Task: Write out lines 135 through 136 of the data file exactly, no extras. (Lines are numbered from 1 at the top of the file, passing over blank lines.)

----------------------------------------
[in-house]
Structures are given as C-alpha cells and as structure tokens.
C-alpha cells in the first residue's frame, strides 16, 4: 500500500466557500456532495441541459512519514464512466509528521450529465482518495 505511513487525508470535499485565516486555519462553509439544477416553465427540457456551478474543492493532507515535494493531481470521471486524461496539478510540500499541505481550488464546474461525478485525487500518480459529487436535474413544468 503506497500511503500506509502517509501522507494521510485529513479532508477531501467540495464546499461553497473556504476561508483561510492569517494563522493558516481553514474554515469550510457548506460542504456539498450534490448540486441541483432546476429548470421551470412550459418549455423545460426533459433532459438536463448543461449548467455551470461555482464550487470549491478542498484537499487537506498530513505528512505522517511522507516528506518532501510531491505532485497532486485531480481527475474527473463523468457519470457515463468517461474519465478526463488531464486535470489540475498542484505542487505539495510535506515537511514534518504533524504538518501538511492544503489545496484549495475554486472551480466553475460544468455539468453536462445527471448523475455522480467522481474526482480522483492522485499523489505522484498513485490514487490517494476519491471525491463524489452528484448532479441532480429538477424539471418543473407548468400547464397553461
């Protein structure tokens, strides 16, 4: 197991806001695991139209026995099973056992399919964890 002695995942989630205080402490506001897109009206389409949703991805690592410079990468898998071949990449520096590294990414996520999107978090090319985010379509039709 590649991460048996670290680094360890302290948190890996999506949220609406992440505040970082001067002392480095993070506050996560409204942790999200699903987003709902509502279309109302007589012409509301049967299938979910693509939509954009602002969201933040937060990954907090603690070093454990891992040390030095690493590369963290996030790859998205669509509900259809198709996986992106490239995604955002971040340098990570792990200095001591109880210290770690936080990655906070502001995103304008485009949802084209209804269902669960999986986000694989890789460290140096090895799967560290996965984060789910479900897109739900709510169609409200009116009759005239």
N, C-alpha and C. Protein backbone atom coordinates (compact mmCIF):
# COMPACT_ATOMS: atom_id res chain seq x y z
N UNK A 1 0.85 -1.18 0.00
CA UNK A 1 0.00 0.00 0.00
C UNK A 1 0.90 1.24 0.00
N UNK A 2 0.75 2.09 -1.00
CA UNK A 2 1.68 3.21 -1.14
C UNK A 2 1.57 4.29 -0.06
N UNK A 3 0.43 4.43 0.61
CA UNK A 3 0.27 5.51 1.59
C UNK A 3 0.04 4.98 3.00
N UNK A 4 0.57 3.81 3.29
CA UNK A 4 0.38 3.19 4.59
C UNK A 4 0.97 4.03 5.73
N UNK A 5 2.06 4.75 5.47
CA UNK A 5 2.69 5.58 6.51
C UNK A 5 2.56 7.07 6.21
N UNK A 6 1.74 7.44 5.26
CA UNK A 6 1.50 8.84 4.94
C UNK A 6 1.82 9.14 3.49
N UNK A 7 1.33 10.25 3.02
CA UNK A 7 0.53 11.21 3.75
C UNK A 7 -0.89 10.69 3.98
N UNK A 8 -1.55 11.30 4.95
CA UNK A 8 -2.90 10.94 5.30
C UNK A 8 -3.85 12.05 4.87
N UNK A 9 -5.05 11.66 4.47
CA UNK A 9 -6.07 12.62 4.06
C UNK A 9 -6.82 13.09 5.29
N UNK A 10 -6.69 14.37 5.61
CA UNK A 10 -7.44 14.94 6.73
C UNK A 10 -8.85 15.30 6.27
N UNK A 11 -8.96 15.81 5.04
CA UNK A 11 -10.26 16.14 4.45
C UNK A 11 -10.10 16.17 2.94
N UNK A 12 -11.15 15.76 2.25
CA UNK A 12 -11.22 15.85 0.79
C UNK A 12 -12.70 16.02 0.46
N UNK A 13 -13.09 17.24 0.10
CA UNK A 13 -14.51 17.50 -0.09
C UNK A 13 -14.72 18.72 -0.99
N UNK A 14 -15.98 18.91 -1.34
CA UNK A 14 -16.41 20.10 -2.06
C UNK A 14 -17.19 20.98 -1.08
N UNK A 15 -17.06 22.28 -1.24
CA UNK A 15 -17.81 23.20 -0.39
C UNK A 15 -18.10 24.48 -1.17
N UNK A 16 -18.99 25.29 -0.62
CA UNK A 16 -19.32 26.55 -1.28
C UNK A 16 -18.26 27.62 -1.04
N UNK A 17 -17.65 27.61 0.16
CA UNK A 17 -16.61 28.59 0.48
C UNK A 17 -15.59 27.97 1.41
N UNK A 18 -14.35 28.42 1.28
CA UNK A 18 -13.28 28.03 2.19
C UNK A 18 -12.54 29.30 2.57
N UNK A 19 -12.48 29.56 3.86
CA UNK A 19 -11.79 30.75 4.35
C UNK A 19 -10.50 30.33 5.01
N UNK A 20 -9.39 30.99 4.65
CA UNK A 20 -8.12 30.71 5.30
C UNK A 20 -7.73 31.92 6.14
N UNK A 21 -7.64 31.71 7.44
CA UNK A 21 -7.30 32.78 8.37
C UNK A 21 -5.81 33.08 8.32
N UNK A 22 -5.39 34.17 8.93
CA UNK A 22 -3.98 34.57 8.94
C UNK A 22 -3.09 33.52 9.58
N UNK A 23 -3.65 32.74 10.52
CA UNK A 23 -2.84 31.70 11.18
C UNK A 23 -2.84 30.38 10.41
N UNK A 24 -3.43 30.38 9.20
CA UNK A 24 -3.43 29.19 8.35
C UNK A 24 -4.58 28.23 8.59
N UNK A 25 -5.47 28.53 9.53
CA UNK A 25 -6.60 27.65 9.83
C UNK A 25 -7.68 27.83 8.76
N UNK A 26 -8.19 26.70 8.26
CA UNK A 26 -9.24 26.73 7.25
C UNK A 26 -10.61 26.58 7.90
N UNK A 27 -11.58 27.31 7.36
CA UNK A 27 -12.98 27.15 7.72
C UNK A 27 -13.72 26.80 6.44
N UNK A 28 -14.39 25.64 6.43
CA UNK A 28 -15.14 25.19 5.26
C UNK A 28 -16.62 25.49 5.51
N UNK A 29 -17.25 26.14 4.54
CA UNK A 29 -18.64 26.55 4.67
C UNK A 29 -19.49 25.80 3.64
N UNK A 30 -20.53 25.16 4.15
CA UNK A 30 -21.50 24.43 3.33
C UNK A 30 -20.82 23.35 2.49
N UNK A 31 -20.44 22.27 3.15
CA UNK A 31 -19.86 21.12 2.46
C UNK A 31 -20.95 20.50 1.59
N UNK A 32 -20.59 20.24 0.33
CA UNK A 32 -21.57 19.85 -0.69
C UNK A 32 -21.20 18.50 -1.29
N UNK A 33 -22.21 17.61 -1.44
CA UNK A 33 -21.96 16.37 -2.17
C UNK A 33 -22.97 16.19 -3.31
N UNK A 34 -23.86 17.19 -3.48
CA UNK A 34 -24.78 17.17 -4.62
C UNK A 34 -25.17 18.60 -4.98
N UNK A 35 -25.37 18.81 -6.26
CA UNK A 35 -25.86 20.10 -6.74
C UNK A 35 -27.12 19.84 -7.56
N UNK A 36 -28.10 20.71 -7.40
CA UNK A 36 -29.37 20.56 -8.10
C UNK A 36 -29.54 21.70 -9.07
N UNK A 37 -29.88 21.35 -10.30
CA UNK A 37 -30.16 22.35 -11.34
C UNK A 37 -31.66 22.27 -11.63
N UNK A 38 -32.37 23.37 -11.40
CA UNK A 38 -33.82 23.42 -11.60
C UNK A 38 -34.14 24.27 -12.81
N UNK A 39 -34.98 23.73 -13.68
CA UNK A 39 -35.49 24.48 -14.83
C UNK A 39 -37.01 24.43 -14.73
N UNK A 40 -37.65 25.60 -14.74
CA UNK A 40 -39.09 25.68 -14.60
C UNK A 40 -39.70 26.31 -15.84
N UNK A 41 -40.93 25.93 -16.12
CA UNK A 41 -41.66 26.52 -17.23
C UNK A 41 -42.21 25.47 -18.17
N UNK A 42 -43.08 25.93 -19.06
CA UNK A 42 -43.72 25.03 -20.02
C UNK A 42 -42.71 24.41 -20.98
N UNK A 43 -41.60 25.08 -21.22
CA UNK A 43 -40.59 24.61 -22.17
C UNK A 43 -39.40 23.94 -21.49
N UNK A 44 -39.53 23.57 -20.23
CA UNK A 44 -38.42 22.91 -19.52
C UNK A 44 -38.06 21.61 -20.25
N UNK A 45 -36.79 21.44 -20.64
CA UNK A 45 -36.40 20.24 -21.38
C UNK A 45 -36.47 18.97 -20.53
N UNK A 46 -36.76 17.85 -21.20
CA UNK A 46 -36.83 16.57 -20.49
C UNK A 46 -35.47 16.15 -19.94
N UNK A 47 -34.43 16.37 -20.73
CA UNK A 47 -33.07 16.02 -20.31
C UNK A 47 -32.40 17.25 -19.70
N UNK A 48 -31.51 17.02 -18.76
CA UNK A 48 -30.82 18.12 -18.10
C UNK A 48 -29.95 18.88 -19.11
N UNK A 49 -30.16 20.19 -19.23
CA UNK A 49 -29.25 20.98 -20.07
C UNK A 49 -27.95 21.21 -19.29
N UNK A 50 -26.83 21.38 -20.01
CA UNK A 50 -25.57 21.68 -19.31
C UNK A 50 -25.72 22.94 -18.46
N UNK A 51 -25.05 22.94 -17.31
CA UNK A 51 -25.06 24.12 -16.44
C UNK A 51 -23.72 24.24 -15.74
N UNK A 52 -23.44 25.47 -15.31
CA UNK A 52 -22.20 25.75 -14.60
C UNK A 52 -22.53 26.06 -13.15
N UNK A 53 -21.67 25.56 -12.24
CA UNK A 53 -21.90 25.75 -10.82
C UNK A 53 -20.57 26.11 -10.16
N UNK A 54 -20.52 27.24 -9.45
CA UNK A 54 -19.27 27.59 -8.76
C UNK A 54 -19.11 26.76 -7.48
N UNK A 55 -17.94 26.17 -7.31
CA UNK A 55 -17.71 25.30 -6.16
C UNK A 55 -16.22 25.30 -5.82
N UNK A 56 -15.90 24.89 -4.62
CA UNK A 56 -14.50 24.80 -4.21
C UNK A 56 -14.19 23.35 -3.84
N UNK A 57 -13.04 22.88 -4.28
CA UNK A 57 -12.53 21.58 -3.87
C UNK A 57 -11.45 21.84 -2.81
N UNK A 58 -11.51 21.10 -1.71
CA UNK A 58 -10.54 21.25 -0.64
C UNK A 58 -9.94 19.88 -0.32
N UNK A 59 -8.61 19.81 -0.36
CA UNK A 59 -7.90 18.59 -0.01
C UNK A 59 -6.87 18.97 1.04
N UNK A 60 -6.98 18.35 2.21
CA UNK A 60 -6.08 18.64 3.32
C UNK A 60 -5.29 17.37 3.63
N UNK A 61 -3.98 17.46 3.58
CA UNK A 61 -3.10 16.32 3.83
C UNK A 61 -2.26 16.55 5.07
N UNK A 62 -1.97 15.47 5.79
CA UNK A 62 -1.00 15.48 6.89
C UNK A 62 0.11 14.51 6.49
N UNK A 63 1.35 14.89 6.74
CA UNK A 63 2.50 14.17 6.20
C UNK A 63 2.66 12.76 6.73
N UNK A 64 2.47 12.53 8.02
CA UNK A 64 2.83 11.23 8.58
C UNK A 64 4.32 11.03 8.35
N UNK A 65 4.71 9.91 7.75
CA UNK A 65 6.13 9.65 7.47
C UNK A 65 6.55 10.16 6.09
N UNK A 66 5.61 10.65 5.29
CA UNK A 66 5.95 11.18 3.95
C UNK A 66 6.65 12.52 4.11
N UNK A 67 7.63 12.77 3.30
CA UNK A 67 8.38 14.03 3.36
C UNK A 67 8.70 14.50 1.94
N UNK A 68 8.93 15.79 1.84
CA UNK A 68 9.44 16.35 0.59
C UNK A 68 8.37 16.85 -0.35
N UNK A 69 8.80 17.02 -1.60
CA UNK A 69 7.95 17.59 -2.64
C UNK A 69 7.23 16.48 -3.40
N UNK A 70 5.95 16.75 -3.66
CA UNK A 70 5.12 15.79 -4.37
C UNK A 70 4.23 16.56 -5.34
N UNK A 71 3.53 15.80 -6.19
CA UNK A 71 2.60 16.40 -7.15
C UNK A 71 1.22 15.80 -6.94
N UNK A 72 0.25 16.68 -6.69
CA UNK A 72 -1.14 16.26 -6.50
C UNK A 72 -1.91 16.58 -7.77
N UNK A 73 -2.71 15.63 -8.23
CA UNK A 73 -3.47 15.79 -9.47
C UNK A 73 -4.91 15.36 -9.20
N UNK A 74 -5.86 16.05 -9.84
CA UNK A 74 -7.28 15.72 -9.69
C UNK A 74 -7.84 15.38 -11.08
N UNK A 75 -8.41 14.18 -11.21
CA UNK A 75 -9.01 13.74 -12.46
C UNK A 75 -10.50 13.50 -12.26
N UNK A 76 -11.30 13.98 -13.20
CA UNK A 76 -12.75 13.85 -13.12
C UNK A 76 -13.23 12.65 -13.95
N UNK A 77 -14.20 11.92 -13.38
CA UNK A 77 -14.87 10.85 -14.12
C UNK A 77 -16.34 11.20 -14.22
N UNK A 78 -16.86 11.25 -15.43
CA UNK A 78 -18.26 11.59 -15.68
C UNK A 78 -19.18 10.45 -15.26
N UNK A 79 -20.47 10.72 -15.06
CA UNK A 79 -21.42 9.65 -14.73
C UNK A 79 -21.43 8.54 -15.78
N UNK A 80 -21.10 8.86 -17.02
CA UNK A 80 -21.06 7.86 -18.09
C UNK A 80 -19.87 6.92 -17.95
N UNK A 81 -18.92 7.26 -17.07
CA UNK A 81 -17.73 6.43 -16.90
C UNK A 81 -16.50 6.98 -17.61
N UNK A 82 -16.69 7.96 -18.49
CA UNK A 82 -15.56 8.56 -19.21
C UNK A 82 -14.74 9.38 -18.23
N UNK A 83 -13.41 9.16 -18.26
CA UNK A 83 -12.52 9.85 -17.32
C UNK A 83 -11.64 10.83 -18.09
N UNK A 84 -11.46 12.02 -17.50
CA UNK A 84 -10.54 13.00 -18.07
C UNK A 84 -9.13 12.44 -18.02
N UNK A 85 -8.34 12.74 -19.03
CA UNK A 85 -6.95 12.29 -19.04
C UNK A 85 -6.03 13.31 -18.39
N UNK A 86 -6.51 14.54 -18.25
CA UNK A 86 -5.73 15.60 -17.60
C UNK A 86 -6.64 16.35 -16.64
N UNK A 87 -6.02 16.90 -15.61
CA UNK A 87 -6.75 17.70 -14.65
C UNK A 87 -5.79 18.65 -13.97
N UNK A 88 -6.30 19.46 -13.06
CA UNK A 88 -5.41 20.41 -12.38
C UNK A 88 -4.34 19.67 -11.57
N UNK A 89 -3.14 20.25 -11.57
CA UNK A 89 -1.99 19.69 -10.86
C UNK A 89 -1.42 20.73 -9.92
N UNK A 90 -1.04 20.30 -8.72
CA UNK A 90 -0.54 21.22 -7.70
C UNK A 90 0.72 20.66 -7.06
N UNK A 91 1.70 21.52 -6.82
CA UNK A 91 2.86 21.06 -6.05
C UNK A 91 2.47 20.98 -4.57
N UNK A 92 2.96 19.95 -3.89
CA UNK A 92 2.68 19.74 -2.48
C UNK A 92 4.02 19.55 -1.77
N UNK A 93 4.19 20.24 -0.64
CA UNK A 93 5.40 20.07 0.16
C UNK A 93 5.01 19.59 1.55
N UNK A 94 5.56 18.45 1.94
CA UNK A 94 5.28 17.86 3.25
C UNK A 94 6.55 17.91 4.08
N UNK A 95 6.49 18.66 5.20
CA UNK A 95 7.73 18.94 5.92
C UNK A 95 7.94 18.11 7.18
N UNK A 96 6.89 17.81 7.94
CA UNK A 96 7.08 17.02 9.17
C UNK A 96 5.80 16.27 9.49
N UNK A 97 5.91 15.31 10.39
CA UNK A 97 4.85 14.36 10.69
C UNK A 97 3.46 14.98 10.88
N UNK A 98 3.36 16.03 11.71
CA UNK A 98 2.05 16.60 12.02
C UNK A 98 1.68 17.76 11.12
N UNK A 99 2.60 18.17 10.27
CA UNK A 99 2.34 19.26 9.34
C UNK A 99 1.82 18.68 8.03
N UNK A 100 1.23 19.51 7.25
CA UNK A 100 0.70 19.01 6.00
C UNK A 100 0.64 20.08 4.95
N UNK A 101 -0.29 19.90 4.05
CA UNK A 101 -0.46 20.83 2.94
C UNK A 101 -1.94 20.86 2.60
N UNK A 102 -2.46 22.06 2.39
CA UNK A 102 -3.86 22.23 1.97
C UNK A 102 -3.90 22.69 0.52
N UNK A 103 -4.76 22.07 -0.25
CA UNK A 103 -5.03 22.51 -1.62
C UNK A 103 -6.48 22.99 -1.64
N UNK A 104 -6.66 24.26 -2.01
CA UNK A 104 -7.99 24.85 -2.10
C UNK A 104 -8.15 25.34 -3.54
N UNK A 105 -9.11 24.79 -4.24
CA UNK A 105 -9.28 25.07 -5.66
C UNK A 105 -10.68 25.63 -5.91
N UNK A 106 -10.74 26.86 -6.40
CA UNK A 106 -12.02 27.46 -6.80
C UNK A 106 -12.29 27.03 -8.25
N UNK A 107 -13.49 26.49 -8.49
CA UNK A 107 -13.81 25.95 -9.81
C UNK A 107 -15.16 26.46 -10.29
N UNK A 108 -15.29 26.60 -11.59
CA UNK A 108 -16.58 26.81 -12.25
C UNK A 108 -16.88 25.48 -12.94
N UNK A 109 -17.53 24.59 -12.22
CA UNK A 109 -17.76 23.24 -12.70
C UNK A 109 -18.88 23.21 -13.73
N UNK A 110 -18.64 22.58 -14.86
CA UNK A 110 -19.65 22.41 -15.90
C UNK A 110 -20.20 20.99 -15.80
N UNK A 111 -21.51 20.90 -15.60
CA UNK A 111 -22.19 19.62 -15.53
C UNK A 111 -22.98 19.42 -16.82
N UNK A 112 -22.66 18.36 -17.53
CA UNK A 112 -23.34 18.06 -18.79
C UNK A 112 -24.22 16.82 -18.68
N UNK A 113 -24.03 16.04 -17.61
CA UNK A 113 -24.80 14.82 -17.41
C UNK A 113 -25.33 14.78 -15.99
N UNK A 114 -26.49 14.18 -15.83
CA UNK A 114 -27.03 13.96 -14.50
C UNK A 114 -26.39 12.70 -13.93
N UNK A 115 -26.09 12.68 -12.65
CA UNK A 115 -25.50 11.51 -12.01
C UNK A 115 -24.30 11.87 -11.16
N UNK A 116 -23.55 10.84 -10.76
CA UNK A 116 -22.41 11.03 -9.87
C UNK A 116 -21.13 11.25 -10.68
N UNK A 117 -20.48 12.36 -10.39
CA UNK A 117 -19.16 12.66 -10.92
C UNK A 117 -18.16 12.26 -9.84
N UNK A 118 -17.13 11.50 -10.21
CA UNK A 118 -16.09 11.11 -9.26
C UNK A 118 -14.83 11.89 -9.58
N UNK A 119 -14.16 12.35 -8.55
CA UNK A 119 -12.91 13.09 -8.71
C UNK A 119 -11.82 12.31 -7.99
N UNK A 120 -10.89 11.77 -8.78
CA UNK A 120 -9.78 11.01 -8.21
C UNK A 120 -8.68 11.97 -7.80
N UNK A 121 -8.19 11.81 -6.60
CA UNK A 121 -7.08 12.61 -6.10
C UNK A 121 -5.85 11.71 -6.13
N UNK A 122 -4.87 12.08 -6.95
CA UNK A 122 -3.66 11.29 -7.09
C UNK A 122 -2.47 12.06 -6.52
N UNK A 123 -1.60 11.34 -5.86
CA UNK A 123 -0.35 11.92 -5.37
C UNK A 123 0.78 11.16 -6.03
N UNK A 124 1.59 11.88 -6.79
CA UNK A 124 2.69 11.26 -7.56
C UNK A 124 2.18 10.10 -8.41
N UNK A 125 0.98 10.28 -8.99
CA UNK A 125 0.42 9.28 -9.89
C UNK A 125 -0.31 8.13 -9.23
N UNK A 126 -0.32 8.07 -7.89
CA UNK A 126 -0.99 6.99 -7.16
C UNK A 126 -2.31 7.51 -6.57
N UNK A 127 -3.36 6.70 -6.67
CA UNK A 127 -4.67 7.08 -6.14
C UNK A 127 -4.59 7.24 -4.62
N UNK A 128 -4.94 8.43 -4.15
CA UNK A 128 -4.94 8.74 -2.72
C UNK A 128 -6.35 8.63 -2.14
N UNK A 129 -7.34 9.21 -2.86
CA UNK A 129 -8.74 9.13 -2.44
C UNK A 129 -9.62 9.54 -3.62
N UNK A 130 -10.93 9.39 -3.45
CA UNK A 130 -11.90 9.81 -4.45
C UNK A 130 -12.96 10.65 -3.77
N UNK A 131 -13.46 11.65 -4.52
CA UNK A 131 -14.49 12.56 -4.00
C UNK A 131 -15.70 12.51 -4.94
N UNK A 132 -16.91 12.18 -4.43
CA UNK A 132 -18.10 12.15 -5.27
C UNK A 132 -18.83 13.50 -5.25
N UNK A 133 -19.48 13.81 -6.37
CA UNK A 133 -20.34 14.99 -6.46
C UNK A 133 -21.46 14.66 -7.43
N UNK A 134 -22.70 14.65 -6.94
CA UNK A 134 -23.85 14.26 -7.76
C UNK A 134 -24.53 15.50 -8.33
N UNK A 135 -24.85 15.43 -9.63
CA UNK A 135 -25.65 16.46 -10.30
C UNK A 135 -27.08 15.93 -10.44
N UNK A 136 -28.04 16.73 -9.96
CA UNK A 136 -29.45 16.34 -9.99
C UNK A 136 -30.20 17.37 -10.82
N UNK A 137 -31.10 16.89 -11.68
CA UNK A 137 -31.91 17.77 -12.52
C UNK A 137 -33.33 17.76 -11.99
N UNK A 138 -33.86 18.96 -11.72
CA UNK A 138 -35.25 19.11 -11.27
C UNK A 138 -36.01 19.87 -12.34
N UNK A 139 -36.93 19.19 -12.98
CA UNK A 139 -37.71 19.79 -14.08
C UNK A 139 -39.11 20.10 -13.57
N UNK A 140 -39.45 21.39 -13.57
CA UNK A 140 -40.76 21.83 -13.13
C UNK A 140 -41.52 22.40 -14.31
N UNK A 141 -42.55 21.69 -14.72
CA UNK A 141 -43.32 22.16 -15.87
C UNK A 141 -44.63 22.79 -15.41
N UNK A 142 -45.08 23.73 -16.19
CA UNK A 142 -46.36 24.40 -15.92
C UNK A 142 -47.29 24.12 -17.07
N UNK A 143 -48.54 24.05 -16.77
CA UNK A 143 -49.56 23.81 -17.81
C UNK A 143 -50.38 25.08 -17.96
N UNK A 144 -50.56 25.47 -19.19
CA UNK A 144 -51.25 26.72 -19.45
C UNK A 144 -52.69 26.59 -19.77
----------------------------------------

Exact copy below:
C UNK A 43 -39.40 23.94 -21.49
N UNK A 44 -39.53 23.57 -20.23